The Attorney General's office is investigating a pop-up company it says received more than $15 million in state funds for eight million face masks, bought several million, then never delivered any of them to Massachusetts.
The US Attorney's offices in Boston and Brooklyn are also investigating the company, USiDG, LLC, according to court filings today by the Massachusetts Attorney General's office, which says the company was only incorporated on March 16, 2020 - less than a week after Gov. Baker declared a state of emergency here.
The state is asking a judge to order the company to turn over documents related to its corporate structure and the whereabouts of the masks it did buy, as the state investigates it for alleged violations of the state law that makes it illegal to lie to get state contracts.
In its filing, the state AG's office says that as Massachusetts and other states scrambled to get masks and sanitizer after the federal government made it clear it would not help them deal with the pandemic, Massachusetts issued two emergency purchase orders to an obscure broker in New Jersey called IDDC Global Brands, LLC for $16.1 million for 6 million N95 masks, at $2.50 apiece, and 2 million less protective surgical masks at 40 cents each - along with 30,000 bottles of hand sanitizer at $3.50 a bottle.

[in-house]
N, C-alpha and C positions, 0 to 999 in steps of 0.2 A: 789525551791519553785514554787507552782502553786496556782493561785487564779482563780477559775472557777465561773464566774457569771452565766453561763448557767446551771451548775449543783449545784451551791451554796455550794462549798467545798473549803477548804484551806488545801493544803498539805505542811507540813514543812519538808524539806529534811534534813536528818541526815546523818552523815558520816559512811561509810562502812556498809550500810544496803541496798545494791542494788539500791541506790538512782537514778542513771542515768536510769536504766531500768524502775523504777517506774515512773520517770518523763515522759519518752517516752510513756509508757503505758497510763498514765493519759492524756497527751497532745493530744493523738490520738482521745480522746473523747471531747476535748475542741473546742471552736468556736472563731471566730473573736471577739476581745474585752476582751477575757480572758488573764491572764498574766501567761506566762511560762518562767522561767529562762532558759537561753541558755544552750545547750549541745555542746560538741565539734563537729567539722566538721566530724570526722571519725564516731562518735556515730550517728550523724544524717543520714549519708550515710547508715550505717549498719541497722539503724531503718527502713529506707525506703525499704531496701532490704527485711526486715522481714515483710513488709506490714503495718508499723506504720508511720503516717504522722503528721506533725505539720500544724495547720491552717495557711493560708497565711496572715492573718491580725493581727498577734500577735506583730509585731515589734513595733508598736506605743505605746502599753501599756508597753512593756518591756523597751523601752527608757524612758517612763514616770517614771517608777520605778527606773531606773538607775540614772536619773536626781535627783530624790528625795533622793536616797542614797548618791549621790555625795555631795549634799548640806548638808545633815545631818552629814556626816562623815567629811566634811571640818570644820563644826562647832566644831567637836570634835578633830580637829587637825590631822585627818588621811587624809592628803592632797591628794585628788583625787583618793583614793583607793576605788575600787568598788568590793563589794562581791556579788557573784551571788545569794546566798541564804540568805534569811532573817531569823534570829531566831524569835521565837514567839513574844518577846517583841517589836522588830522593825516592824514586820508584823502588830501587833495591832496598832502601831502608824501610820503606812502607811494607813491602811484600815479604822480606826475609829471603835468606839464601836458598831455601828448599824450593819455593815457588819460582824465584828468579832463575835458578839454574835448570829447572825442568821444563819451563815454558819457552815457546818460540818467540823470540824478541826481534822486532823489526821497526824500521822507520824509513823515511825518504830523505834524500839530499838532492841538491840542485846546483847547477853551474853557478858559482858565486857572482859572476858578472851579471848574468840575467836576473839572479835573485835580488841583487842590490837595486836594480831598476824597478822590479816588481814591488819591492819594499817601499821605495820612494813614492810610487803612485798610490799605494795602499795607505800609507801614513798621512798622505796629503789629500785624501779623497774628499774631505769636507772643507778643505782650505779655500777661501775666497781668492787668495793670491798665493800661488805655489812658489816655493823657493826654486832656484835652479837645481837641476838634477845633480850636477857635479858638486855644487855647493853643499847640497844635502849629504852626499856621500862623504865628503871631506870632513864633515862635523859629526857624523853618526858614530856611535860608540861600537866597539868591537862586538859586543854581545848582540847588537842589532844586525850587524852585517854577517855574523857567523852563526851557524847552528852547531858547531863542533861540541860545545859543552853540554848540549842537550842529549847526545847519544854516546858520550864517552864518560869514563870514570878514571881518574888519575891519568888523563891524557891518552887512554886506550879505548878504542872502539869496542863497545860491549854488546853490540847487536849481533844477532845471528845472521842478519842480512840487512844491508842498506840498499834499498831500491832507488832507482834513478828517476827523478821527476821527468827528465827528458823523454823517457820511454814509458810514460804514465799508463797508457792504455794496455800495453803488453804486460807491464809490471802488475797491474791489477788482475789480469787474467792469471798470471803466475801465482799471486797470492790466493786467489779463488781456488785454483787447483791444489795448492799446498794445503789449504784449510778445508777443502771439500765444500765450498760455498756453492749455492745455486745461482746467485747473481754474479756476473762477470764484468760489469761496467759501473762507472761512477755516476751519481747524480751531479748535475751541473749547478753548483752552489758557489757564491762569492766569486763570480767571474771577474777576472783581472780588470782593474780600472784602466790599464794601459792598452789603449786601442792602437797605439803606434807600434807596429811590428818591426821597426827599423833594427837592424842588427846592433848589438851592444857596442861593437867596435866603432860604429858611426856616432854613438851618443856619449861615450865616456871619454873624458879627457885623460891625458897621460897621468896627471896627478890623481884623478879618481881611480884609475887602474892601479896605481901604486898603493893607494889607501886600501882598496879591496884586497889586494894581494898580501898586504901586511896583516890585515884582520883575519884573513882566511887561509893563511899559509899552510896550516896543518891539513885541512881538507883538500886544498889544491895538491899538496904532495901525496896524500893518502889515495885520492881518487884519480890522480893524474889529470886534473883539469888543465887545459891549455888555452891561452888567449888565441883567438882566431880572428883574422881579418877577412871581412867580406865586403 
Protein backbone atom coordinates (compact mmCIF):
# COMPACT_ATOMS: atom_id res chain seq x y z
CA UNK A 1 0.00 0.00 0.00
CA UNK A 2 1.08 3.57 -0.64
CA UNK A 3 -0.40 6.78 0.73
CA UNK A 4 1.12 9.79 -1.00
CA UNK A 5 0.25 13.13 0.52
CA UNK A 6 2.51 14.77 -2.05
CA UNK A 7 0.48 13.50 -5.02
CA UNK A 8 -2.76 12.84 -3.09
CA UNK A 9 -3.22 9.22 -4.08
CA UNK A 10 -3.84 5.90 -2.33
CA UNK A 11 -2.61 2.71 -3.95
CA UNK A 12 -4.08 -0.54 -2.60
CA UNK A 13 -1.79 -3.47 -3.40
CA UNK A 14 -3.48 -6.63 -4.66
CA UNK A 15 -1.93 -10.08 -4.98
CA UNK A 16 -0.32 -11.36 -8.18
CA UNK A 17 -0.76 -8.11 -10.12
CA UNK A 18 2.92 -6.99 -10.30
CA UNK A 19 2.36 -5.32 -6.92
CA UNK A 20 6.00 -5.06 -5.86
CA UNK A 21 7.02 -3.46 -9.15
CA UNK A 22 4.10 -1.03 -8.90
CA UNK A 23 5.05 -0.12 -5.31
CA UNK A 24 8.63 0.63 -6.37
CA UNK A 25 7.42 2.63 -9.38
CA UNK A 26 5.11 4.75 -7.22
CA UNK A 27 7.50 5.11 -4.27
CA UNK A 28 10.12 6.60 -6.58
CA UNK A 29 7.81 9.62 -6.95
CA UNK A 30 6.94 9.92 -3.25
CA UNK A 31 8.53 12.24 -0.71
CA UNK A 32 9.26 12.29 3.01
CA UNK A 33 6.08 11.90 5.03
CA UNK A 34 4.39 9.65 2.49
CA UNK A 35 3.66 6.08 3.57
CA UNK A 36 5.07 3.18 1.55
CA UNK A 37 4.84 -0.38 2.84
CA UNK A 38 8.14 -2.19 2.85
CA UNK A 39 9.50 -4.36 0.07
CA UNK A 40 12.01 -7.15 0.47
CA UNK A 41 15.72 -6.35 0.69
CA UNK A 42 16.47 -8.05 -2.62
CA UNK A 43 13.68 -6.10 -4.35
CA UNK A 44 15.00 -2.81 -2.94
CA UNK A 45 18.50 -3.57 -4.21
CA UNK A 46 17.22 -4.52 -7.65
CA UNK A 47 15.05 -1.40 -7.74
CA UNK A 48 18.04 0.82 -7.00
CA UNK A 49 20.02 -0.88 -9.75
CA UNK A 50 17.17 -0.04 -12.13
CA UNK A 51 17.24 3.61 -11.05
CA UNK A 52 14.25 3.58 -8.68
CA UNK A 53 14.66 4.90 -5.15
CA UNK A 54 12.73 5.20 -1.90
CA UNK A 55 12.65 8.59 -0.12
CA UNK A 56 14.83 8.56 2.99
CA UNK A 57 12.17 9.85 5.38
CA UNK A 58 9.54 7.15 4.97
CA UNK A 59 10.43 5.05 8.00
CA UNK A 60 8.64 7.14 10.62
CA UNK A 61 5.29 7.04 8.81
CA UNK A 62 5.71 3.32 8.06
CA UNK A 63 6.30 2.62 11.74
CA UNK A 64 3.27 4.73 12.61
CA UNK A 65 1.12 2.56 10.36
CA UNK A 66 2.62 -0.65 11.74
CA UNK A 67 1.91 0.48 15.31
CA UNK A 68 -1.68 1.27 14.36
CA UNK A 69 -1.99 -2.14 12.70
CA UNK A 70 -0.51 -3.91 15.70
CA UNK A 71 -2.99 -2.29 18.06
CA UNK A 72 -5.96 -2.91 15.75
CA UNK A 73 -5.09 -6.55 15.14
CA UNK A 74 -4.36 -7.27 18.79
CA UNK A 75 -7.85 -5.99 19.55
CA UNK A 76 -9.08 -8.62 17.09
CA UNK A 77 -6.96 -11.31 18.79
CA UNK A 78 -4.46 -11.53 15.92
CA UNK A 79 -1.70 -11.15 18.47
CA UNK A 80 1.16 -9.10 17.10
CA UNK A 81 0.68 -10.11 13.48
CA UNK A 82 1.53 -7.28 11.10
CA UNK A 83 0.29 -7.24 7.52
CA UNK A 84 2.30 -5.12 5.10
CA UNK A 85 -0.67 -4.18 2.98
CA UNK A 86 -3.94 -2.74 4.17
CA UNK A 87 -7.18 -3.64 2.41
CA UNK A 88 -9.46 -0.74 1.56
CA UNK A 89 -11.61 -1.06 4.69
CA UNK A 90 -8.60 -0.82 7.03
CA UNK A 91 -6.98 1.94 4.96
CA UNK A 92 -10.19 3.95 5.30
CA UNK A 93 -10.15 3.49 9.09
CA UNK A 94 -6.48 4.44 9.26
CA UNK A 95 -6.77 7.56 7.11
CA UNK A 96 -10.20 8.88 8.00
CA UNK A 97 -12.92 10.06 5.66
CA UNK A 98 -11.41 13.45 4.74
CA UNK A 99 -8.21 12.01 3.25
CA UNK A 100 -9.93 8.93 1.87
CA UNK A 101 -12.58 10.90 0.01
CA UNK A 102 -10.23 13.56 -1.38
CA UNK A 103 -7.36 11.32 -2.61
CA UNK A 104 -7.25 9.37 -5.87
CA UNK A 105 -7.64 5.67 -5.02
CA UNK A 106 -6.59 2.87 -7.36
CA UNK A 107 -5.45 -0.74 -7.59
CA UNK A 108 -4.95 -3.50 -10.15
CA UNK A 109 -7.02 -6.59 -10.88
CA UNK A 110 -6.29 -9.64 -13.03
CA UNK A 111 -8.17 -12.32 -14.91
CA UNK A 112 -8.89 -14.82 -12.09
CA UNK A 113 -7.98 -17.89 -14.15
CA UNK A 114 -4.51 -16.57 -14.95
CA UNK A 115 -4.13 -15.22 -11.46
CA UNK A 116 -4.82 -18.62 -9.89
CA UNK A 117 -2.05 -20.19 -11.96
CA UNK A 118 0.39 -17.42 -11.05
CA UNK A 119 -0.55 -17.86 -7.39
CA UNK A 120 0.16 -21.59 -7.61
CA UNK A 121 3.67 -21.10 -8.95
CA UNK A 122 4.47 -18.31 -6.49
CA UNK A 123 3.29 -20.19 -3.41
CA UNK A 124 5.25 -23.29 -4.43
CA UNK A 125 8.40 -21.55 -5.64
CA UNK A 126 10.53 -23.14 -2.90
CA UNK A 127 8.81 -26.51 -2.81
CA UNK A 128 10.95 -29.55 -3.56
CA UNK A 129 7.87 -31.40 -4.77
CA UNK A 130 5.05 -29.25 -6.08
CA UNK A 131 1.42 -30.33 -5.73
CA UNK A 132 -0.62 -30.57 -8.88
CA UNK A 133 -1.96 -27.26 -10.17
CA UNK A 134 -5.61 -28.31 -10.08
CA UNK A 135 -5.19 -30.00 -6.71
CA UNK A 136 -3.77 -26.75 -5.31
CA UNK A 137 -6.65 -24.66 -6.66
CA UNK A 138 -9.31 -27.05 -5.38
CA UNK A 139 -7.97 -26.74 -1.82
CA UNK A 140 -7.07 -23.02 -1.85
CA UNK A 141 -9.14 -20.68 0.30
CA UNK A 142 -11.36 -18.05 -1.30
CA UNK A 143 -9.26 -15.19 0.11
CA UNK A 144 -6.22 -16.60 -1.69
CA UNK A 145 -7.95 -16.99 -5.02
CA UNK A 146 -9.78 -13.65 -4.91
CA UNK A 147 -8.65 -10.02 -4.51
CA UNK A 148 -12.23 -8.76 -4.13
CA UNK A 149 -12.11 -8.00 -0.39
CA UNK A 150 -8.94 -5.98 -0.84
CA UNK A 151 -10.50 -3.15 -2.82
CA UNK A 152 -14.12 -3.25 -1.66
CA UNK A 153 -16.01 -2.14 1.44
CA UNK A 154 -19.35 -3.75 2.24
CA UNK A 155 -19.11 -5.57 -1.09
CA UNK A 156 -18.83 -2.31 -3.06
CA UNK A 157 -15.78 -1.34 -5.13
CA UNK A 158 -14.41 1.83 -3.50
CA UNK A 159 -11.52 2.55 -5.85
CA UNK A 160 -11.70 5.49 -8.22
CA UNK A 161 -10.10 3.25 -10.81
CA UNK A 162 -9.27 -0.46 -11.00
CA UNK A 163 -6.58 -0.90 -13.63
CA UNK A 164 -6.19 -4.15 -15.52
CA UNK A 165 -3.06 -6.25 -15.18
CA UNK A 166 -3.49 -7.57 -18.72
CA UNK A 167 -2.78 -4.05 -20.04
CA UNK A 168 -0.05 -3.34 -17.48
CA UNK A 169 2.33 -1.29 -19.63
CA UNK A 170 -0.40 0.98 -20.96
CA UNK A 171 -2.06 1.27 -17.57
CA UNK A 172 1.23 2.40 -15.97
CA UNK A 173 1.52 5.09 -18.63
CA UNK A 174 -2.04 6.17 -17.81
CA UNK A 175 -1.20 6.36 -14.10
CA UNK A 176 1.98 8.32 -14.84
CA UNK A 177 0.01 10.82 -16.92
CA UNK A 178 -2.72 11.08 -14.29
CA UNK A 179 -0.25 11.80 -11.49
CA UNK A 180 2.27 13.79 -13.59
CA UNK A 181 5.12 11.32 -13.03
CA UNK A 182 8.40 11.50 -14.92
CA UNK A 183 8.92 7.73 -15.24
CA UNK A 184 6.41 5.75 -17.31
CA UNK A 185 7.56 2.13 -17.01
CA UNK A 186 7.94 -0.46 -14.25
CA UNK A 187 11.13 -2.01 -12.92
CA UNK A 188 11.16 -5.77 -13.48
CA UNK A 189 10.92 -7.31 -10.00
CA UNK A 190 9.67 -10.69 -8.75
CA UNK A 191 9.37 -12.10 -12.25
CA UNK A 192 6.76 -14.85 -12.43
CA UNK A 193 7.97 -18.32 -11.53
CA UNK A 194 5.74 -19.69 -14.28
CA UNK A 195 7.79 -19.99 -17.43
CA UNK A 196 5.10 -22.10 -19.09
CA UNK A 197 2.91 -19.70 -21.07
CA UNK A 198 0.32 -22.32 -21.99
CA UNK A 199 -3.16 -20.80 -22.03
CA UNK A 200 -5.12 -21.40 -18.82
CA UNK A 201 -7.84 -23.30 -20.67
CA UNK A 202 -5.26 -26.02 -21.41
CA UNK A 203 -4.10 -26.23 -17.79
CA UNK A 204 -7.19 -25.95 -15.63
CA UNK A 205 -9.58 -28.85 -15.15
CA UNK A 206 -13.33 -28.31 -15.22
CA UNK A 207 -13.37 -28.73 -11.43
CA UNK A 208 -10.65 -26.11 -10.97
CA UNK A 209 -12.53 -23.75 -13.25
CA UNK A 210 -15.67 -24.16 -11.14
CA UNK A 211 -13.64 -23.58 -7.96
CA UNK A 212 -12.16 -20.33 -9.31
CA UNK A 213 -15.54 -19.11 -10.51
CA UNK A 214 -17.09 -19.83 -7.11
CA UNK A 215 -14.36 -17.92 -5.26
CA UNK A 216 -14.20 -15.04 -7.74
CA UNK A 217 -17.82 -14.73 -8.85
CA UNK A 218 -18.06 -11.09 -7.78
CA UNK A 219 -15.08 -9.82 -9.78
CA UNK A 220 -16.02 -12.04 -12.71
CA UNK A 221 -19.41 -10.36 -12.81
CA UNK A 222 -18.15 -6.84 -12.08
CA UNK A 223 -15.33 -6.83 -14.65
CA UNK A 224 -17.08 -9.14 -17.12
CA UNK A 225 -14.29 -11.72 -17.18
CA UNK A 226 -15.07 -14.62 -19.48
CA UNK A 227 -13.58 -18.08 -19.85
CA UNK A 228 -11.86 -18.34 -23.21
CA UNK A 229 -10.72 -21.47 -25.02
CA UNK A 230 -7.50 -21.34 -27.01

IDDC shipped the sanitizer bottles but then, unknown to the state, it turned over the mask order to USiDG, a company that had been incorporated on March 16 by Pouya Moghavem, Jae Hoon Choi and Anand Sagar Gupta in Wyoming - and it transferred $15.2 million to the new company for the mask part of the purchase orders.
State officials soon did learn about the mask maneuver, though and on April 17, 2020, demanded the Massachusetts money be returned. Instead, the state charges, over the next week, USiDG bought 6 million KN95 and 1 million surgical masks from Chinese manufacturers with Massachusetts money - but never delivered any of them here.
Last year, USiDG "donated" $18,000 to the commonwealth out of the sales of the mask, the final destination of which Massachusetts has no clue.
One set of documents the state is demanding are related to where the masks did wind up.
The Attorney General's office says it went to court only after USiDG spent several months refusing to hand over any documents until August, 2021, when it released a set of documents that failed to shed any light on what happened to the masks and the state's money. It adds the company is refusing to allow any of its founders or anybody else associated with it to sit for a formal interview with state lawyers.